By Wendell Hutson, Contributing Writer
There are not many south suburbs whose population is predominantly black with nearly 20,000 residents of which 31 percent are college graduates, average home values above $181,000, operates on a $25 million budget, and whose household median income is $81,000 per year.
The one suburb with all of these things is Matteson whose ongoing economic development could soon make it the premier place to live, work and play, according to Matteson Mayor Sheila Chalmers-Currin, a Matteson resident for 37 years.
Developments include nine car dealerships; a Pete’s Fresh Market set to open this fall; a 75-unit, assisted living facility for seniors; 306 new homes planned for Brookmere, a residential complex; and a Sam’s Fulfillment Center, which replaced the shuttered Sam’s Club. And the village is also seeking a proposed casino at Harlem and Lincoln Highway where Carsons once occupied.
“We are one of the few communities where there’s growth going on and we’re still growing. This is a place where people want to live and raise their family,” Chalmers-Currin said during a Jan. 23 round table discussion with local media outlets. “Matteson is a place where you can live, shop and work.”
But one of the biggest commercial developments underway is the 6-acre Market Square Crossing, which includes the redevelopment of the former Lincoln Mall shopping center located along Lincoln Highway and Cicero Avenue near Interstate 57. While no completion date is set yet Chalmers-Currin said she plans to stay in office until the three-phase project is completed.
“I’m not going anywhere until it’s done. This is one of the things that will keep me running for office. This is extremely important to me and is worth seeing through its final stage,” added Chalmers-Currin. “Ideally, I’d like to see it done in the next three to five years.”
According to Keith Lord, president of Chicago-based The Lord Companies LLC, which is the developer for Market Square, the mixed-use project will include nearly 600 housing units (townhomes and condominiums) built into four-story buildings with commercial use at the ground level. The redevelopment plan will also include an entertainment and sports venue and 30 acres of green space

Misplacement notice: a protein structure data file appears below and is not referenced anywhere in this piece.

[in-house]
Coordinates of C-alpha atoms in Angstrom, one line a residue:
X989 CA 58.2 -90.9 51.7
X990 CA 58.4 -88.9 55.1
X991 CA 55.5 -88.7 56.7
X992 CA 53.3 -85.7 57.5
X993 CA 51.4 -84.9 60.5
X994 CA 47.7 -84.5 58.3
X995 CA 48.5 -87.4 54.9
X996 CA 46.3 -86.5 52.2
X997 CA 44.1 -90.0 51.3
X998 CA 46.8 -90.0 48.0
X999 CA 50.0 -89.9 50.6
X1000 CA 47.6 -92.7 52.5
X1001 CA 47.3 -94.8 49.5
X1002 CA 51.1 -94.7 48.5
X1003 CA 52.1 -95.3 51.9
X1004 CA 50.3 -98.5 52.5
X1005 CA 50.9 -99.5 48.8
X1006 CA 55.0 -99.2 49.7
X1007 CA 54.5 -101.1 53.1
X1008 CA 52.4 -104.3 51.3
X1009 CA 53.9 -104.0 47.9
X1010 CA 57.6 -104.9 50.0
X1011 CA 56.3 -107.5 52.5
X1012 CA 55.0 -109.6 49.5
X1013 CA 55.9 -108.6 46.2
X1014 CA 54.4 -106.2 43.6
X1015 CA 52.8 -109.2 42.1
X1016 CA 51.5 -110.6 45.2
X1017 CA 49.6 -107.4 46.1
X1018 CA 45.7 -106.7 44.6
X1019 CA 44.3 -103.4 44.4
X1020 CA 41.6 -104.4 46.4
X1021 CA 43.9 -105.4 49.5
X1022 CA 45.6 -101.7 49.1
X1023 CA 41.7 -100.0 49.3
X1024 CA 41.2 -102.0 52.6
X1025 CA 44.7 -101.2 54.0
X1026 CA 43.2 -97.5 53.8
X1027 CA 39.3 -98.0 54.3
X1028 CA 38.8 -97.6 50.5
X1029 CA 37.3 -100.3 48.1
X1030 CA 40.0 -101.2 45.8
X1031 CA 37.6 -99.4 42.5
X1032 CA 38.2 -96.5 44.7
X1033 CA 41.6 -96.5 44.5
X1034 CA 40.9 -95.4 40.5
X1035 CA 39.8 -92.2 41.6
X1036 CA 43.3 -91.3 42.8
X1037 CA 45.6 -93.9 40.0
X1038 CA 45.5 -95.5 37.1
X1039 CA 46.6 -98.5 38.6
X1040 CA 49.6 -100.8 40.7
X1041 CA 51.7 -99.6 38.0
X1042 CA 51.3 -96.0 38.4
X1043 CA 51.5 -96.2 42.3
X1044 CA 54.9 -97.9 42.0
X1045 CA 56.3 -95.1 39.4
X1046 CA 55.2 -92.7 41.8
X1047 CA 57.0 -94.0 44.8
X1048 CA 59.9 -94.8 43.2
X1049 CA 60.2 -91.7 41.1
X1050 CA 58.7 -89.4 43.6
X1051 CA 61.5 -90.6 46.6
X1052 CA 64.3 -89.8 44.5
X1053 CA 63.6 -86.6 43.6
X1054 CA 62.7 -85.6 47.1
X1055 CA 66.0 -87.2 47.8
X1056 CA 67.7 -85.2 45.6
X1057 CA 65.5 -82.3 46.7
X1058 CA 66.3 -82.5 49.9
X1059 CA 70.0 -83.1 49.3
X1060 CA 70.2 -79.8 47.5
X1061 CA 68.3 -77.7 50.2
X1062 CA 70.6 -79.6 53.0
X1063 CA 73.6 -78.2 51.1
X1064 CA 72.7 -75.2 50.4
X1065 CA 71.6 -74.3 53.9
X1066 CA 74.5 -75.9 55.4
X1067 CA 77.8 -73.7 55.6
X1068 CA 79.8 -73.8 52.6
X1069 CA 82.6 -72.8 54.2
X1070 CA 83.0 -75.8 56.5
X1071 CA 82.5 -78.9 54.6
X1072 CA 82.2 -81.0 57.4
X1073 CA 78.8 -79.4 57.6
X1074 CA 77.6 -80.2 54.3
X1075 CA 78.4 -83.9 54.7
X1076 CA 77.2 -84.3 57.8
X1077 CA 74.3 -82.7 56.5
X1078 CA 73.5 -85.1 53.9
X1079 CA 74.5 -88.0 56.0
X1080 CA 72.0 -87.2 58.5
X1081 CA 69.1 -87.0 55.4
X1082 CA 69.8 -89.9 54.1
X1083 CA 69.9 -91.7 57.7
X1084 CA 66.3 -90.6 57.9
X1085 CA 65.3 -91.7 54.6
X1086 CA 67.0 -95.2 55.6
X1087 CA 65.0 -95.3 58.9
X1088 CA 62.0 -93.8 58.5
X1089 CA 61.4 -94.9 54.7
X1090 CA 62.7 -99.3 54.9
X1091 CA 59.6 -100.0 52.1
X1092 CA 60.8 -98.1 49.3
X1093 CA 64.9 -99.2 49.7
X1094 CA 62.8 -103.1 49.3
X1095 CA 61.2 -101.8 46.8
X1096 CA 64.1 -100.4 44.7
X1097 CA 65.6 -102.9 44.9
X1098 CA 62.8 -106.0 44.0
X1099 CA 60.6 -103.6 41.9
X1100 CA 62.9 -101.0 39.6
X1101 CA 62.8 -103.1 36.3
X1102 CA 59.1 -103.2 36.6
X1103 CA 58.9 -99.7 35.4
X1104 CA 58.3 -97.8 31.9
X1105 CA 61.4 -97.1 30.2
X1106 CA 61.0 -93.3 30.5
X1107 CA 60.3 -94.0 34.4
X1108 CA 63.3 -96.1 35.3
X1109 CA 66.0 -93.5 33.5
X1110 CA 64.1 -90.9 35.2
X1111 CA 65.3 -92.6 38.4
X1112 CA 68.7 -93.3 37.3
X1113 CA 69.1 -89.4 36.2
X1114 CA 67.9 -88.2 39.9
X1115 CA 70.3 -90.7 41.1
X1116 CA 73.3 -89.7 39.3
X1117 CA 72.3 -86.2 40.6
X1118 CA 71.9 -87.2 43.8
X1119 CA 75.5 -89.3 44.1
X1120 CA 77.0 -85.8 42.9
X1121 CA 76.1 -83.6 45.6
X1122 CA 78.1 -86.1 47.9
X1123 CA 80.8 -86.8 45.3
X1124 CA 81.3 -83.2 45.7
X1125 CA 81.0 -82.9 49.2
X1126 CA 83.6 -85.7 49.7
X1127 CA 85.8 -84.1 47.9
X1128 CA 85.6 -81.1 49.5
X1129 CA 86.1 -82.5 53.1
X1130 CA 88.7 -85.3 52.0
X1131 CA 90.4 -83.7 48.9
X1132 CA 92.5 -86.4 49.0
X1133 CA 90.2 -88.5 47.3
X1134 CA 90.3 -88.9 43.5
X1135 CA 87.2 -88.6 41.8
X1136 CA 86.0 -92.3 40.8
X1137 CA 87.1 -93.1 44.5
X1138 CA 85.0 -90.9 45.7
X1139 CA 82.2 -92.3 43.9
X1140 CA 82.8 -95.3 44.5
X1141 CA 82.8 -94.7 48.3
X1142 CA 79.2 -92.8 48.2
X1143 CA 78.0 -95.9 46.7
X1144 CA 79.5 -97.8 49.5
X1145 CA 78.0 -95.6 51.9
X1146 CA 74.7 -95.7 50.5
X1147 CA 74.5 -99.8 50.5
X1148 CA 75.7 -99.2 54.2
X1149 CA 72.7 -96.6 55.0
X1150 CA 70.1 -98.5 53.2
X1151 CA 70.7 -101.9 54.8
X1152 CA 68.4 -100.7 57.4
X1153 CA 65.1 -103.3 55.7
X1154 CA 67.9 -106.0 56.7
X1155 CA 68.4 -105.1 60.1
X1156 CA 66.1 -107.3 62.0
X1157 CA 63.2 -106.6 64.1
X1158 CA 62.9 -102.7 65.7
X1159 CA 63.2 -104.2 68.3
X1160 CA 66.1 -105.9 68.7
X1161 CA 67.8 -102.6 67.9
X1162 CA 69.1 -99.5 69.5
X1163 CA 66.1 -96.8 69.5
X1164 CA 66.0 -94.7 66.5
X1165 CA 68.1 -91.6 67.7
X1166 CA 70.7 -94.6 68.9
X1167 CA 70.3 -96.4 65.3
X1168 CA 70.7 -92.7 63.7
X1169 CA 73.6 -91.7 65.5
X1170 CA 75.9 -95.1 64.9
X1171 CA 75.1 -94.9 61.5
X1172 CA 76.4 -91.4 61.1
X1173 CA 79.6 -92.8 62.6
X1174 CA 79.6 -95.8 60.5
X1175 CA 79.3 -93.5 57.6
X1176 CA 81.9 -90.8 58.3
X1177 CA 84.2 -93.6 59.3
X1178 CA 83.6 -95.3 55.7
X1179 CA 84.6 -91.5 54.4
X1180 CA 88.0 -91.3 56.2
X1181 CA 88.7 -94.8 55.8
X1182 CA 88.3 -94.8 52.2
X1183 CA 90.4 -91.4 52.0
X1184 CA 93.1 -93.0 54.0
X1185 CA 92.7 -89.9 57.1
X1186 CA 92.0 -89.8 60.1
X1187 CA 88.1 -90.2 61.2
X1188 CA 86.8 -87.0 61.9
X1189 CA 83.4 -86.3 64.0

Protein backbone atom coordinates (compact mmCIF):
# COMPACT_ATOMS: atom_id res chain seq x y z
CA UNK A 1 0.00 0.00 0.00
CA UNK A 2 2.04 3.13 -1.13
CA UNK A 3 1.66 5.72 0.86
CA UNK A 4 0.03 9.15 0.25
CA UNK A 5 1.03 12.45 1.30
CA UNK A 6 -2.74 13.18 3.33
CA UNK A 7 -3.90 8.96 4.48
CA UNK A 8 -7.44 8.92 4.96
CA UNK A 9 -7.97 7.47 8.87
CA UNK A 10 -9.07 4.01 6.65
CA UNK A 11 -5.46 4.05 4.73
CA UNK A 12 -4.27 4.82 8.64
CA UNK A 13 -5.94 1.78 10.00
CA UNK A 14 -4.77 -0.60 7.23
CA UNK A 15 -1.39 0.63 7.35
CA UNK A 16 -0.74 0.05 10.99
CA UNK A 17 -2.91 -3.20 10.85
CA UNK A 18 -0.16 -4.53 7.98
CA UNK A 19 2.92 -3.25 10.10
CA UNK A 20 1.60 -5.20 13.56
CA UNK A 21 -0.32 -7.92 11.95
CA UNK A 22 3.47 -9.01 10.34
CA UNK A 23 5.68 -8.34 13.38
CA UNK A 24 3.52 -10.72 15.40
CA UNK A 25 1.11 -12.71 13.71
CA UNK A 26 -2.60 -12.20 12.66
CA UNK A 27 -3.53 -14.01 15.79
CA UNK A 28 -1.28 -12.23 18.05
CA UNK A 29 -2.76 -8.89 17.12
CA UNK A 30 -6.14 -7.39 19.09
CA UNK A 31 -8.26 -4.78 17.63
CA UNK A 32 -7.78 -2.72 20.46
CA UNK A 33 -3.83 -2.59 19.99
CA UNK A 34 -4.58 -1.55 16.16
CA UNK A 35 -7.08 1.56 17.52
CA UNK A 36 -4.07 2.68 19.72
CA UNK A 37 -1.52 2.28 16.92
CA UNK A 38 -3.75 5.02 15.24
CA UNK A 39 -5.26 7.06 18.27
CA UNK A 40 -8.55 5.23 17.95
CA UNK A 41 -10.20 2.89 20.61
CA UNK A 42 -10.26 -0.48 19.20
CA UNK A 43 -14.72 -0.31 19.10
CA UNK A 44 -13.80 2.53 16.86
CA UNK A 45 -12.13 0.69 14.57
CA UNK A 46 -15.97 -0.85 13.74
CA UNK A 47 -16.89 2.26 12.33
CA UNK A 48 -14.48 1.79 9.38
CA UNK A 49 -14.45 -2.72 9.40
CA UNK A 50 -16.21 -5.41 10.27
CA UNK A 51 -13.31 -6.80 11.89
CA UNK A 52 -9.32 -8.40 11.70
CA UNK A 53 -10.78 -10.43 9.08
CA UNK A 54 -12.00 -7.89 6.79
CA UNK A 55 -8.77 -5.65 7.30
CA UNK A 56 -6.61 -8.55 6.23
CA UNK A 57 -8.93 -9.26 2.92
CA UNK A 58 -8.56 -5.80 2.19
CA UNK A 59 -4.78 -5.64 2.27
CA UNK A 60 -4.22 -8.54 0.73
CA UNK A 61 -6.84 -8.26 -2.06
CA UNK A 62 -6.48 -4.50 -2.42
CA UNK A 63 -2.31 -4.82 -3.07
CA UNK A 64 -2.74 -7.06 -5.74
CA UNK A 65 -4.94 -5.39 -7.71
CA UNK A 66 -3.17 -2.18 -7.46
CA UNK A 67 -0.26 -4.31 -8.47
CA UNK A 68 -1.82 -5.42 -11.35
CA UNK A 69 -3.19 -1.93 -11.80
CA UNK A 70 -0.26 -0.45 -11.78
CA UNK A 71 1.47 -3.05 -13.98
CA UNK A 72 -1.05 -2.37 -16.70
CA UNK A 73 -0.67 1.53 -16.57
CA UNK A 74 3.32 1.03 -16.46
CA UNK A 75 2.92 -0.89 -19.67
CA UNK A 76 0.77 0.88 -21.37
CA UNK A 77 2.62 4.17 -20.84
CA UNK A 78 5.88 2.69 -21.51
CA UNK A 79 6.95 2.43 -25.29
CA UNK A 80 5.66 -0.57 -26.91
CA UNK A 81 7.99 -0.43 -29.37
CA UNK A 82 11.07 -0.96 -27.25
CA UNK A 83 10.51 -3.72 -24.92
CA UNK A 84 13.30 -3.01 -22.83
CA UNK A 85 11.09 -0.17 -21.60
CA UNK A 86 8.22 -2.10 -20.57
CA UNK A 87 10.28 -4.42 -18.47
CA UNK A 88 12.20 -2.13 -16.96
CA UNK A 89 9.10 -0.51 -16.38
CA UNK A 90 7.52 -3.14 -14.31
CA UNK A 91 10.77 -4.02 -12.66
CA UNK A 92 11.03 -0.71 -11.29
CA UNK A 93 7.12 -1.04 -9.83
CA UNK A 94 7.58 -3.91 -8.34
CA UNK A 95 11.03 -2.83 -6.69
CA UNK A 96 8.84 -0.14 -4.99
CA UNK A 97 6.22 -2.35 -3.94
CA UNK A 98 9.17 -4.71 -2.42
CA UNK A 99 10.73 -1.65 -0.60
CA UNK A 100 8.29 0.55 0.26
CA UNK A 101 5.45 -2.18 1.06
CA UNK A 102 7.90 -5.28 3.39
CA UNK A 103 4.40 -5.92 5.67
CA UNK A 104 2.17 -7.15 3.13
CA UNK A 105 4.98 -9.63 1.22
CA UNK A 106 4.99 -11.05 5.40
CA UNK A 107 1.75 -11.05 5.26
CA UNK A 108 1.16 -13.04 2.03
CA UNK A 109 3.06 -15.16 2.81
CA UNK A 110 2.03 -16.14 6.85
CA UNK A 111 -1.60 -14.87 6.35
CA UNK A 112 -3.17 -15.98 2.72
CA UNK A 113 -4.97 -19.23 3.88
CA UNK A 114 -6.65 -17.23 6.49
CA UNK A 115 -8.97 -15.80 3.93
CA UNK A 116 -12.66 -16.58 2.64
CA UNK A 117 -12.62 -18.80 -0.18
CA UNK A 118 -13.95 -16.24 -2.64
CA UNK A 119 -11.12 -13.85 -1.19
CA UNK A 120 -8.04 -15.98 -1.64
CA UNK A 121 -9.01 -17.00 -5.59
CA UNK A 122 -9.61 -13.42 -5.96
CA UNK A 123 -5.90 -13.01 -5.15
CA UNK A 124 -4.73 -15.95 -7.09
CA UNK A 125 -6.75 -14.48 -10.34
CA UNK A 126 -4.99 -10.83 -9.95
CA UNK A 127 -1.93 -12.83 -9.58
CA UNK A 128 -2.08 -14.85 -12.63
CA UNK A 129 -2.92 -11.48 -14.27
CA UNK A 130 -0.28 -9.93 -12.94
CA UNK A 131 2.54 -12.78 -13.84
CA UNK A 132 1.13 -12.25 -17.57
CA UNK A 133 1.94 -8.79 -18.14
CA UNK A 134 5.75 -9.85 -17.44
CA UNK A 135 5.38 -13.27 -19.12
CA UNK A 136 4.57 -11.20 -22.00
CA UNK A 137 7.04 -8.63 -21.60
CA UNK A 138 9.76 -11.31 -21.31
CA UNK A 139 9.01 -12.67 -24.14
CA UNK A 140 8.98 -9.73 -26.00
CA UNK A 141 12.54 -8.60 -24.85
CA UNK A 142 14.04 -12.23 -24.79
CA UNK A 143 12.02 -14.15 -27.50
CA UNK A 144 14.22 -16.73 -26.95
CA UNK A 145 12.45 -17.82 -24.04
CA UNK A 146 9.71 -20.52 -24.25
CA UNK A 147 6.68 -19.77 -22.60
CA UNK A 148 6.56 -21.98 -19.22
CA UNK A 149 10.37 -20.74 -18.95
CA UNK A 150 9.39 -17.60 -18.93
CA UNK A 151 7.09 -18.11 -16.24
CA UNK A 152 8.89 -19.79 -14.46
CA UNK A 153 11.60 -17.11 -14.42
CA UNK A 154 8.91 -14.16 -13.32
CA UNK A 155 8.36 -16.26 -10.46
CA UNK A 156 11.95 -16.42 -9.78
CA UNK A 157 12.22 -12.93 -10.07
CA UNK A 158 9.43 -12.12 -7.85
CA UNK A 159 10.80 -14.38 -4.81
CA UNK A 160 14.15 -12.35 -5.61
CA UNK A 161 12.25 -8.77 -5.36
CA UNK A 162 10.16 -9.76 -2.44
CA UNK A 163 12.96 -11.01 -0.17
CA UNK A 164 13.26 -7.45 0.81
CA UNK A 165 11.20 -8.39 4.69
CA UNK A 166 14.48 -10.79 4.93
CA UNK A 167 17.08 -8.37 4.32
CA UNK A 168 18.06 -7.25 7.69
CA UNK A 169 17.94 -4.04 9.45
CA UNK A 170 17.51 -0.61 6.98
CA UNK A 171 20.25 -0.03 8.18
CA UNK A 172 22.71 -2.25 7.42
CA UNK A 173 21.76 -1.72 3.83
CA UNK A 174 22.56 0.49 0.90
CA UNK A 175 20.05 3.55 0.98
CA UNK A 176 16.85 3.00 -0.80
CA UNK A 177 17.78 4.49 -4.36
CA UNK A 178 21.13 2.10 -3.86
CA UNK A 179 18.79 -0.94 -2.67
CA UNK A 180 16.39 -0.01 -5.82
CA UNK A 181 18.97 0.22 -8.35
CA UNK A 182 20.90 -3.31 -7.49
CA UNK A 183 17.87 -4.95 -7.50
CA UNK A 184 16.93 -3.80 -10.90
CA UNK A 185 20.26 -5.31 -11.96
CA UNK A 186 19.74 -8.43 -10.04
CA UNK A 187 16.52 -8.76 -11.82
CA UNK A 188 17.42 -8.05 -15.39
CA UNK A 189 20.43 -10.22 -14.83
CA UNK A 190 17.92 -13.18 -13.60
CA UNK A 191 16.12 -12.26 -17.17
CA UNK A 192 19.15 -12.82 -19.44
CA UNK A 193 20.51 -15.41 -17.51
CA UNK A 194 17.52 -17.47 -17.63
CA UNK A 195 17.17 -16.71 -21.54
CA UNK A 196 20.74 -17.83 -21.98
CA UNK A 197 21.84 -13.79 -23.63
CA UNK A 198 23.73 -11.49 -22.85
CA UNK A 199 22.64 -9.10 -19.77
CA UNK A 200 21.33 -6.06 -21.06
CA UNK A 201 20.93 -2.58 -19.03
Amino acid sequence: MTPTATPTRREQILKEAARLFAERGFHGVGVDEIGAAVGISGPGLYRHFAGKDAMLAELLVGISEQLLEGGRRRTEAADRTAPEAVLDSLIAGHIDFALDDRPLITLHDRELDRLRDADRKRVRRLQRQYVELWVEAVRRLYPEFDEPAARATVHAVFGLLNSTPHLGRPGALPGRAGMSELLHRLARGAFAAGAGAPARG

And upon completion Market Square would not have any big box stores like Target or Walmart, said Lord. “I envision 50 to 60 retail tenants at Market Square Crossing and we want community-oriented retail that will appeal to residents,” said Lord. “Big box stores
are having trouble all across the United States so for now we’re not going to go down that road.”
But it’s not just Chalmers-Currin, a wife and mother, advocating for Matteson but residents too.
Brian Baker, 56, said he moved to Matteson in 2001 after living 30 years in South Shore.
“I got sick and tired of paying higher taxes every year and getting far less for my money when it came to schools and other public services,” said Baker. “Since living in Matteson I have a greater piece of mind, I’m getting more for my taxes and I have everything I need here from housing and restaurants to shopping choices.”
Other elected officials agreed with Chalmers-Currin that Matteson is a south suburb on the move.
U.S. Rep. Robin Kelly (D-IL), whose district includes Matteson where she also lives, said good leadership is why Matteson has become the village it is today.
“As a former employee of the village of Matteson I know how hard President Chalmers-Currin and her staff had to work to bring this project [Market Square Crossing] to fruition and for that I say thank you,” said Kelly.
And state Rep. Debbie Myers-Martin (D-38th Dist), whose district also includes Matteson, added the village is an example of how a suburb should look.
“Matteson is now an example of how municipalities should monitor and adapt to the ever changing consumer shopping trends,” said Myers-Martin. “This is an exciting time for us here in southern Cook County.”
Long-term Chalmers-Currin said before she leaves office she wants a jobs component for the village.
“I want Matteson to the place where you come to find a good, paying job, a safe community to live and a place that offers a comfortable atmosphere for everyone,” added Chalmers-Currin. “And I want people to remember that these improvements started under my watch.”